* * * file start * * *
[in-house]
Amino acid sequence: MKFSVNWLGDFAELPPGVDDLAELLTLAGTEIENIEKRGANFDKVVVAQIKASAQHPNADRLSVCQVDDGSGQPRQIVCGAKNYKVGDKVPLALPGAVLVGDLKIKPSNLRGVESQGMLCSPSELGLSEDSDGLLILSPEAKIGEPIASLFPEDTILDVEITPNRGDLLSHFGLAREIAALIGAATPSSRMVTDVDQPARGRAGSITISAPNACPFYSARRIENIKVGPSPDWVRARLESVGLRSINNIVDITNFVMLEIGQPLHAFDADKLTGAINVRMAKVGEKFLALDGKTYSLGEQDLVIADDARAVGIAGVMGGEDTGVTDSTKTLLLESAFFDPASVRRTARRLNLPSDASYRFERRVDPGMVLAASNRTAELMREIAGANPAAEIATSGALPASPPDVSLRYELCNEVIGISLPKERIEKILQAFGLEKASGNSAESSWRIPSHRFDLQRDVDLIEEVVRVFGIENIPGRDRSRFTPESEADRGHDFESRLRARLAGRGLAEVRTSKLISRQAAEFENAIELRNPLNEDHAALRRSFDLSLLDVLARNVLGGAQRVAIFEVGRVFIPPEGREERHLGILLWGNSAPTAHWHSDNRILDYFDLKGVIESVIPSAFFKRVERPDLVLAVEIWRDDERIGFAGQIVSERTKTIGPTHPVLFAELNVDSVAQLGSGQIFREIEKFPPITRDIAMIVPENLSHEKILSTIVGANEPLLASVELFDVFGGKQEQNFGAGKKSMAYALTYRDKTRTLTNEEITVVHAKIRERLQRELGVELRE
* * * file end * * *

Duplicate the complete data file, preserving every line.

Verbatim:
[in-house]
Amino acid sequence: MKFSVNWLGDFAELPPGVDDLAELLTLAGTEIENIEKRGANFDKVVVAQIKASAQHPNADRLSVCQVDDGSGQPRQIVCGAKNYKVGDKVPLALPGAVLVGDLKIKPSNLRGVESQGMLCSPSELGLSEDSDGLLILSPEAKIGEPIASLFPEDTILDVEITPNRGDLLSHFGLAREIAALIGAATPSSRMVTDVDQPARGRAGSITISAPNACPFYSARRIENIKVGPSPDWVRARLESVGLRSINNIVDITNFVMLEIGQPLHAFDADKLTGAINVRMAKVGEKFLALDGKTYSLGEQDLVIADDARAVGIAGVMGGEDTGVTDSTKTLLLESAFFDPASVRRTARRLNLPSDASYRFERRVDPGMVLAASNRTAELMREIAGANPAAEIATSGALPASPPDVSLRYELCNEVIGISLPKERIEKILQAFGLEKASGNSAESSWRIPSHRFDLQRDVDLIEEVVRVFGIENIPGRDRSRFTPESEADRGHDFESRLRARLAGRGLAEVRTSKLISRQAAEFENAIELRNPLNEDHAALRRSFDLSLLDVLARNVLGGAQRVAIFEVGRVFIPPEGREERHLGILLWGNSAPTAHWHSDNRILDYFDLKGVIESVIPSAFFKRVERPDLVLAVEIWRDDERIGFAGQIVSERTKTIGPTHPVLFAELNVDSVAQLGSGQIFREIEKFPPITRDIAMIVPENLSHEKILSTIVGANEPLLASVELFDVFGGKQEQNFGAGKKSMAYALTYRDKTRTLTNEEITVVHAKIRERLQRELGVELRE